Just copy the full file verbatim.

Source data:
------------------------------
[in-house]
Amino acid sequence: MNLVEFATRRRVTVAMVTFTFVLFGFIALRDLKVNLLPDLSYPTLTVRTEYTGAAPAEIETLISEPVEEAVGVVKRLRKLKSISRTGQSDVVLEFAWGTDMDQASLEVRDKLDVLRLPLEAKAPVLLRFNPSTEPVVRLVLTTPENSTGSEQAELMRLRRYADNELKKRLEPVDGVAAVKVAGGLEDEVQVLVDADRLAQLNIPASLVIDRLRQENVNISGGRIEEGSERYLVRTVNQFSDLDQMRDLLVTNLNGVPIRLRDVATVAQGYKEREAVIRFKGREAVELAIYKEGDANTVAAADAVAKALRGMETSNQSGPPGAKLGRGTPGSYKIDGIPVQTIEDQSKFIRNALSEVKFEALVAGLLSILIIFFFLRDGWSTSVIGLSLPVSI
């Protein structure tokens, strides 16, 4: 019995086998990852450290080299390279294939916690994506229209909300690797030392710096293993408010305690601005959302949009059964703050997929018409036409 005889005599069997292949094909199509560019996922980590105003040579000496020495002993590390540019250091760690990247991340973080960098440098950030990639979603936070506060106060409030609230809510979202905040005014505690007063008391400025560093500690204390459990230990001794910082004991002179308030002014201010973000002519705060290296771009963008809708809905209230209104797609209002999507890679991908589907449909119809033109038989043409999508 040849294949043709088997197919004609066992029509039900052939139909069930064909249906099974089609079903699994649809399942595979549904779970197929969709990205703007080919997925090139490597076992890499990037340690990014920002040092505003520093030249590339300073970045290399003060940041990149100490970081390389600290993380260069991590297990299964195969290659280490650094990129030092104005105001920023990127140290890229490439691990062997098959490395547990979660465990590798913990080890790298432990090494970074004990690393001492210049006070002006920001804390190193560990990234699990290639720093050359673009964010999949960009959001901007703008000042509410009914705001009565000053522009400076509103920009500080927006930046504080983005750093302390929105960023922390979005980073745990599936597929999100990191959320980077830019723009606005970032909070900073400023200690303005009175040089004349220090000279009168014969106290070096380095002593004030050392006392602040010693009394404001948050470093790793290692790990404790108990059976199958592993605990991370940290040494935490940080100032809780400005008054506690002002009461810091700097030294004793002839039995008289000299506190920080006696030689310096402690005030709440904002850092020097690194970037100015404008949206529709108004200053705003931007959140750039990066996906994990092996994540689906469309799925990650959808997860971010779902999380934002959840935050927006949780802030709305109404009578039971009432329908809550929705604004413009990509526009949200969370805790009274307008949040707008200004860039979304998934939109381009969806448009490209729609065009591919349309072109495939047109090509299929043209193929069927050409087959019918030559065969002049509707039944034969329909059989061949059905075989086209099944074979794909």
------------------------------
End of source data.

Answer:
[in-house]
Amino acid sequence: MNLVEFATRRRVTVAMVTFTFVLFGFIALRDLKVNLLPDLSYPTLTVRTEYTGAAPAEIETLISEPVEEAVGVVKRLRKLKSISRTGQSDVVLEFAWGTDMDQASLEVRDKLDVLRLPLEAKAPVLLRFNPSTEPVVRLVLTTPENSTGSEQAELMRLRRYADNELKKRLEPVDGVAAVKVAGGLEDEVQVLVDADRLAQLNIPASLVIDRLRQENVNISGGRIEEGSERYLVRTVNQFSDLDQMRDLLVTNLNGVPIRLRDVATVAQGYKEREAVIRFKGREAVELAIYKEGDANTVAAADAVAKALRGMETSNQSGPPGAKLGRGTPGSYKIDGIPVQTIEDQSKFIRNALSEVKFEALVAGLLSILIIFFFLRDGWSTSVIGLSLPVSI
């Protein structure tokens, strides 16, 4: 019995086998990852450290080299390279294939916690994506229209909300690797030392710096293993408010305690601005959302949009059964703050997929018409036409 005889005599069997292949094909199509560019996922980590105003040579000496020495002993590390540019250091760690990247991340973080960098440098950030990639979603936070506060106060409030609230809510979202905040005014505690007063008391400025560093500690204390459990230990001794910082004991002179308030002014201010973000002519705060290296771009963008809708809905209230209104797609209002999507890679991908589907449909119809033109038989043409999508 040849294949043709088997197919004609066992029509039900052939139909069930064909249906099974089609079903699994649809399942595979549904779970197929969709990205703007080919997925090139490597076992890499990037340690990014920002040092505003520093030249590339300073970045290399003060940041990149100490970081390389600290993380260069991590297990299964195969290659280490650094990129030092104005105001920023990127140290890229490439691990062997098959490395547990979660465990590798913990080890790298432990090494970074004990690393001492210049006070002006920001804390190193560990990234699990290639720093050359673009964010999949960009959001901007703008000042509410009914705001009565000053522009400076509103920009500080927006930046504080983005750093302390929105960023922390979005980073745990599936597929999100990191959320980077830019723009606005970032909070900073400023200690303005009175040089004349220090000279009168014969106290070096380095002593004030050392006392602040010693009394404001948050470093790793290692790990404790108990059976199958592993605990991370940290040494935490940080100032809780400005008054506690002002009461810091700097030294004793002839039995008289000299506190920080006696030689310096402690005030709440904002850092020097690194970037100015404008949206529709108004200053705003931007959140750039990066996906994990092996994540689906469309799925990650959808997860971010779902999380934002959840935050927006949780802030709305109404009578039971009432329908809550929705604004413009990509526009949200969370805790009274307008949040707008200004860039979304998934939109381009969806448009490209729609065009591919349309072109495939047109090509299929043209193929069927050409087959019918030559065969002049509707039944034969329909059989061949059905075989086209099944074979794909």